Unix Shells


What is the shell?

The shell is a program that serves as an interface between two very different parts of a computer, the kernel and the user programs. The kernel is the program which forms the communication link between the hardware of the computer and any of the other programs that you wish to use. It is a very complex and highly optimized code that many users will never need to think about because the shell (and other programs) can talk to the kernel which will perform the action on the physical device. The shell was developed specifically to make writing user programs that interface with the kernel easier to manage via a textual interface.

The Unix shell is a special type of shell that has been emulated by many operating systems. The shell forms the core Unix philosophy of computing, where small programs are strung together using redirection (to be explained later) and conspire to solve a complex task. All of the communication between these programs are handled by the operating system. This make it a very powerful tool, one that is eye opening for many users which are used to having a single program for a single task and keep these tasks isolated.

Brief History

Unix was originally made by a group of people at bell labs (Ken Thompson and Dennis Ritche et al) in the early 70’s. It was written in C and assembly and relied entirely on a textual interface, which was considered to be very sophisticated when first introduced. It was very popular for development use as it had a nice sane file hierarchy and could handle multiple users by default. The main problem with the Unix system was its closed source code. This made using the system only accessible to an elite, well connected few, and widespread adoption would not be possible.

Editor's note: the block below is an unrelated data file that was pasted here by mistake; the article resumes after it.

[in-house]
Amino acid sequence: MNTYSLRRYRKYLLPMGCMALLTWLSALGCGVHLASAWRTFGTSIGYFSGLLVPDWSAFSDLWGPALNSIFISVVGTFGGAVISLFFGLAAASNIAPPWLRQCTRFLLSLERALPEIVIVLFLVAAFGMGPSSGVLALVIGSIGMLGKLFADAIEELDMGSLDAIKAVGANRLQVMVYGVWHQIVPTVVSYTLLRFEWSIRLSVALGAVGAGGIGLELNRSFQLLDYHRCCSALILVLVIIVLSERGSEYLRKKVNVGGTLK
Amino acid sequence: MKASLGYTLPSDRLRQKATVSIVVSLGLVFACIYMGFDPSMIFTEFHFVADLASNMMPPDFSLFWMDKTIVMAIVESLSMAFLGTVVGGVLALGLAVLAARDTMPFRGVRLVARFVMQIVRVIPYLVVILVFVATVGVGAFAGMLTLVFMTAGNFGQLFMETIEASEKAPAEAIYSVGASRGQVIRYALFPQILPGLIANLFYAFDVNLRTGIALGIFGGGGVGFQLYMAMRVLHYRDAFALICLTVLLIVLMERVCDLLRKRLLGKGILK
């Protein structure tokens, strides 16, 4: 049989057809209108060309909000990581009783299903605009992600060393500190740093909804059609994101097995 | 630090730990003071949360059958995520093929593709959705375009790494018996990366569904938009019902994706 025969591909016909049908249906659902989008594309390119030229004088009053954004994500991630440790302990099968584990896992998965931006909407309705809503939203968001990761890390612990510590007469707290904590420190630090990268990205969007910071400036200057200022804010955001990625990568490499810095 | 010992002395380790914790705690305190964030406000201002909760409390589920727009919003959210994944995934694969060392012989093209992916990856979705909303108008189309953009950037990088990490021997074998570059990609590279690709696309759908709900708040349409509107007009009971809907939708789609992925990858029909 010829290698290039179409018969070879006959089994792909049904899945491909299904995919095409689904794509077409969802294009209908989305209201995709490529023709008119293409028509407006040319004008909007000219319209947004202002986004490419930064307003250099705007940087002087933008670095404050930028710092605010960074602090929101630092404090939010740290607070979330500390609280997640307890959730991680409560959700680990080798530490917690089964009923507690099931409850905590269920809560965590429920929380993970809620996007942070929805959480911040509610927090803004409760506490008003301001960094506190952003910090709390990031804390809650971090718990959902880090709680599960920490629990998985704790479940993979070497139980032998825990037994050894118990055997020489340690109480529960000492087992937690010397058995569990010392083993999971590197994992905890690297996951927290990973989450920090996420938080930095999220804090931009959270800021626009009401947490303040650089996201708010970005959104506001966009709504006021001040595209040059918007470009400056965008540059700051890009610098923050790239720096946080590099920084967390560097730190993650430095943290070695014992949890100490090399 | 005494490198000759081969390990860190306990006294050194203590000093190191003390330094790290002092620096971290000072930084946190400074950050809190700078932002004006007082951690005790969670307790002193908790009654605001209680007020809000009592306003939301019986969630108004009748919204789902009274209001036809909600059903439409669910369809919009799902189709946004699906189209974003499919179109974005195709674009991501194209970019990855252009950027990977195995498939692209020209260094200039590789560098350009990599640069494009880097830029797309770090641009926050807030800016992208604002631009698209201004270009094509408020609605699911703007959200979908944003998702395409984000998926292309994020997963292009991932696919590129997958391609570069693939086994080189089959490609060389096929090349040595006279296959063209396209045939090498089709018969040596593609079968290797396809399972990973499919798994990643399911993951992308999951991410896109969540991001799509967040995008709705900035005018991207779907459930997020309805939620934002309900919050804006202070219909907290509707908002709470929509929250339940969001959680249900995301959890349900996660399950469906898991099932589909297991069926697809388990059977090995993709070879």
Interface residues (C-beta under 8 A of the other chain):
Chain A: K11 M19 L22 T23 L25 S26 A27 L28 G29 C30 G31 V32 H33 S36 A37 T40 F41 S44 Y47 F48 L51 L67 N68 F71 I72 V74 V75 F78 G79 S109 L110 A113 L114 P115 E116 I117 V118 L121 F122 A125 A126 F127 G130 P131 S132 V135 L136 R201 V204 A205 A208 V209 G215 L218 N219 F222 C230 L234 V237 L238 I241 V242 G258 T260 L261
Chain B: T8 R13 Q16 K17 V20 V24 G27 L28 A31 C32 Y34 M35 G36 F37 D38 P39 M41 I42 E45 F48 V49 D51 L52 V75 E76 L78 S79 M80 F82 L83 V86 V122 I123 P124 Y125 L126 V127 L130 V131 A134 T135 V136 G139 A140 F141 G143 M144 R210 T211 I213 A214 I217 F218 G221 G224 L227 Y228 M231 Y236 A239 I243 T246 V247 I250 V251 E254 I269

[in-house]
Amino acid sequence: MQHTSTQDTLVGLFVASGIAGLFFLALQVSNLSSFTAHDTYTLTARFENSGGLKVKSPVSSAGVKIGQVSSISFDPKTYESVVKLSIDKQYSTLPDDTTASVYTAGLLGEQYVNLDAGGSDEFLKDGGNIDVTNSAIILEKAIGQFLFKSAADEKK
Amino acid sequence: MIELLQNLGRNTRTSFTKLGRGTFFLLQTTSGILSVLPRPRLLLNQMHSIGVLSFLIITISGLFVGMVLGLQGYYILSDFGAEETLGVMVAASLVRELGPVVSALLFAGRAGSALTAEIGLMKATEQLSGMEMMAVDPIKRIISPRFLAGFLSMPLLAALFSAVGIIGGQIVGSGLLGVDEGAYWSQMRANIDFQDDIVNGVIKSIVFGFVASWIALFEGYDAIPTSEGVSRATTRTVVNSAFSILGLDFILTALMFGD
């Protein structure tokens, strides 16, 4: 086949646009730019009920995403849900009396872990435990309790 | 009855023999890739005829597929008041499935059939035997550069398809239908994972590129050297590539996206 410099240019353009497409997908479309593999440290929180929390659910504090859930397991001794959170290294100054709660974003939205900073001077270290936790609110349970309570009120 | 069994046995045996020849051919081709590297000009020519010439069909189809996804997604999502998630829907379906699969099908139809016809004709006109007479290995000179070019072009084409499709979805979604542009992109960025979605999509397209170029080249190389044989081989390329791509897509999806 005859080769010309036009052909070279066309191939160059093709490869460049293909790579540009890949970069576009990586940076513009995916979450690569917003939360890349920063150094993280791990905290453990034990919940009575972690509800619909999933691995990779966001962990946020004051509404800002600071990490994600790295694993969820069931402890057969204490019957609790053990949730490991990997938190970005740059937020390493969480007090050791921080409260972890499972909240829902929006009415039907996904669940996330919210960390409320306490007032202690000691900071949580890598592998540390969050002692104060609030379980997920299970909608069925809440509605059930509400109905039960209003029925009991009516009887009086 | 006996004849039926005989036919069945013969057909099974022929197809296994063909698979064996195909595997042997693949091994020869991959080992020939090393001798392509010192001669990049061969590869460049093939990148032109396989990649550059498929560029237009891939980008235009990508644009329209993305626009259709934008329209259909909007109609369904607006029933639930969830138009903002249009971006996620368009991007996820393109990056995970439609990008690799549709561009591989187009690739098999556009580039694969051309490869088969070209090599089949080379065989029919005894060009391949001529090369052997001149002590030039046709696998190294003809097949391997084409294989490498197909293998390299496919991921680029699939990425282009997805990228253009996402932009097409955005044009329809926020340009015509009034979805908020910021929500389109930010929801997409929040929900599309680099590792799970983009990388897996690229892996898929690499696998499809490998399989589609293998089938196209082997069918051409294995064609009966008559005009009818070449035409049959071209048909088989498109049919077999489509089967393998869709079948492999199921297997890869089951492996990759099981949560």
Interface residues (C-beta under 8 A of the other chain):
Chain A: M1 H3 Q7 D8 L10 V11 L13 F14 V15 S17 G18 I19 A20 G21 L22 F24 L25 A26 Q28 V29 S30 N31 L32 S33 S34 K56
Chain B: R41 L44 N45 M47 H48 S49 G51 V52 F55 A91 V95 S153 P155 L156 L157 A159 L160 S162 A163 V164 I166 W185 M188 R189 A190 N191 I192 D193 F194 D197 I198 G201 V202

By the late 70’s, the Berkeley Software Distribution (BSD) was developed, but until the 90’s, was a closed operating system (OS), used mainly by academics for research in computer science.

All of this change in the early 90’s with the release of the GNU (GNU is not Unix) software and the Linux kernel. These programs were made by Richard Stalman and Linus Torvalds and was released under the General Public License (GPL) which enforces the four fundamental software freedoms. These two softwares made use of Unix like systems available to all for free and kick started the free software movement.

At this point, the Unix philosophy was widely accepted as a powerful OS design and many different versions were made to suit specific purposes, as you can see in the timeline below.


The major 3 flavors of *nix that are available today are:

  • GNU+Linux
  • BSD
  • Unix

There are many flavors of each of these Unix versions and many are free to use by anyone

GNU+Linux or Unix

If you are using a Linux environment as your development computer, setup is essentially done before you even start. You simply need to launch a terminal emulator that is included with your environment and start going through the tutorials. The remote environment that is provided to you is a GNU+Linux distribution called Fedora which will provide these facilities.


OSX is actually a fully certified Unix environment that includes many of the tools used in this set of tutorials. There is even a terminal emulator included with the OS, called Terminal, that you can use. There is a much more useful terminal emulator available for OSX called iterm2 that you can also install from [http://iterm2.com/]. If you are using OSX for development and are using the terminal often, it is highly recommended.


Not supported for these tutorials

The Windows operating system is much more difficult to translate these tutorials into. Windows has an entirely separate history from the Unix side of computing, and all of the internals are incompatible with the Unix philosophy. This can be remedied in a few ways but comes at the cost of maintaining a somewhat unsupported environment.